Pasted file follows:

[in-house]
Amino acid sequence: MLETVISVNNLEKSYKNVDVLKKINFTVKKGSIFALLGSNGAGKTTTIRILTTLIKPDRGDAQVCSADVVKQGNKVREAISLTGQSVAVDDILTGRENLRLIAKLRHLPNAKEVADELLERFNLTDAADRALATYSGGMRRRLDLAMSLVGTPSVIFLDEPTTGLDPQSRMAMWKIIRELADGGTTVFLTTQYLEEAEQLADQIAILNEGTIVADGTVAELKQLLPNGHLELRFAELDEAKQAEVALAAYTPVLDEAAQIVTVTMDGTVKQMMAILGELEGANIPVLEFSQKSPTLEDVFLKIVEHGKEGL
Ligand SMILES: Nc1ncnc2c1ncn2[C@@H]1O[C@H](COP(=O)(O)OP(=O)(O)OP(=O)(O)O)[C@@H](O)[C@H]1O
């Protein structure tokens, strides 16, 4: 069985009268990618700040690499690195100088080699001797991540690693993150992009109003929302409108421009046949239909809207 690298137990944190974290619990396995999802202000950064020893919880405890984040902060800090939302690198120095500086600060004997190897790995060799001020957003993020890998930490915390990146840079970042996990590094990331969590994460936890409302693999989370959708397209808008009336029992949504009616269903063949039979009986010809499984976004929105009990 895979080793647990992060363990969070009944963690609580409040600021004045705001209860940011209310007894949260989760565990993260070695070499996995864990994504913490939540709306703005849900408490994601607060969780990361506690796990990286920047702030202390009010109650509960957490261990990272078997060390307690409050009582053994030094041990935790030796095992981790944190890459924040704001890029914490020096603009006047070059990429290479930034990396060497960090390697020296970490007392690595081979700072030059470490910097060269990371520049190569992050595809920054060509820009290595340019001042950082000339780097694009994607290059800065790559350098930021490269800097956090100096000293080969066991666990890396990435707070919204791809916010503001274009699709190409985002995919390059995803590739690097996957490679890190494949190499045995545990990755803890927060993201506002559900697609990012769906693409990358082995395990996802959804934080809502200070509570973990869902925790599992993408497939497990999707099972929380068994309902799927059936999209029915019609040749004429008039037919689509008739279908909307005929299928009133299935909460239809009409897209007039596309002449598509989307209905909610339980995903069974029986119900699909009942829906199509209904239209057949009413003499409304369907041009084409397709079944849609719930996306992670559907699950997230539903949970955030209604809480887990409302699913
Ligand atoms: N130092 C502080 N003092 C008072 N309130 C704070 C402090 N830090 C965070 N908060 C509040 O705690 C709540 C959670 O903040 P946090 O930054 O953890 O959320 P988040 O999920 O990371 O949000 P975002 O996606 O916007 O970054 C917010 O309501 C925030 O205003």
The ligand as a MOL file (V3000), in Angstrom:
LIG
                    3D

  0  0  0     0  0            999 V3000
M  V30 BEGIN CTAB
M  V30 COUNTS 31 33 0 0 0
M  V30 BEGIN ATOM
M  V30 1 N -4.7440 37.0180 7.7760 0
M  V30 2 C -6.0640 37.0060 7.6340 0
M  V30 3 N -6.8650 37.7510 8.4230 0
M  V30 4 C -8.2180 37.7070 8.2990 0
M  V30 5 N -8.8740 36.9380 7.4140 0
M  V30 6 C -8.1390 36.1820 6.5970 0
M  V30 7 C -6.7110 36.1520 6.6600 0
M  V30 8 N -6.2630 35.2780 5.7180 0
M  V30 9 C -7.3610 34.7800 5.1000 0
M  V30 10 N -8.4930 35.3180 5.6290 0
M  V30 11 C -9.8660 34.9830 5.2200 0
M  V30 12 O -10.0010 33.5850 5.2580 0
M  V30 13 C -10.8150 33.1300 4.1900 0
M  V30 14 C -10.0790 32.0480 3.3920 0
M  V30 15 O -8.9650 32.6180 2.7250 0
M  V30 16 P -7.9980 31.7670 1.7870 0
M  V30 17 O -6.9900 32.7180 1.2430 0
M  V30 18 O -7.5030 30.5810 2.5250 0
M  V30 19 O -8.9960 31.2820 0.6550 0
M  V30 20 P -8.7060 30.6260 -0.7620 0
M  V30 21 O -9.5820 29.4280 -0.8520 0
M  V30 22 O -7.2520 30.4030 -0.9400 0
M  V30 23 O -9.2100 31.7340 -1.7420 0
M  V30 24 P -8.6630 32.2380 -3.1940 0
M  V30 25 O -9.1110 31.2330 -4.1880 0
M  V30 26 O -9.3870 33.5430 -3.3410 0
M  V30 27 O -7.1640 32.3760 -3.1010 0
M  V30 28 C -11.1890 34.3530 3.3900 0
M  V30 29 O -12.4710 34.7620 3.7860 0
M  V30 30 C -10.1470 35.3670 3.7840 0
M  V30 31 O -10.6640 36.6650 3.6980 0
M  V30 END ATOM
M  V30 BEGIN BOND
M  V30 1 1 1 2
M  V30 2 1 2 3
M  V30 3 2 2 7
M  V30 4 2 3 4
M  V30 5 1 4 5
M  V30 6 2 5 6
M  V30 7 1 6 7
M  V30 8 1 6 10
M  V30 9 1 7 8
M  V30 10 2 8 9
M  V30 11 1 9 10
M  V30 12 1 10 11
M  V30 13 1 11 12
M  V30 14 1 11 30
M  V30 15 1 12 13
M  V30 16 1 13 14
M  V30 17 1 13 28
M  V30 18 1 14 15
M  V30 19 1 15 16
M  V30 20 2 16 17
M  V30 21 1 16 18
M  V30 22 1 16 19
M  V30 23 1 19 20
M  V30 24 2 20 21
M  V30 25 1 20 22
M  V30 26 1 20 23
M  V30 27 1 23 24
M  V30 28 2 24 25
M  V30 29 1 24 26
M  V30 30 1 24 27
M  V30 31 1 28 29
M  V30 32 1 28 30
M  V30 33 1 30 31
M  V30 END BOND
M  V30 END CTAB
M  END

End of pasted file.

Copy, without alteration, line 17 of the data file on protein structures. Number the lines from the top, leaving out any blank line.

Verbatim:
M  V30 5 N -8.8740 36.9380 7.4140 0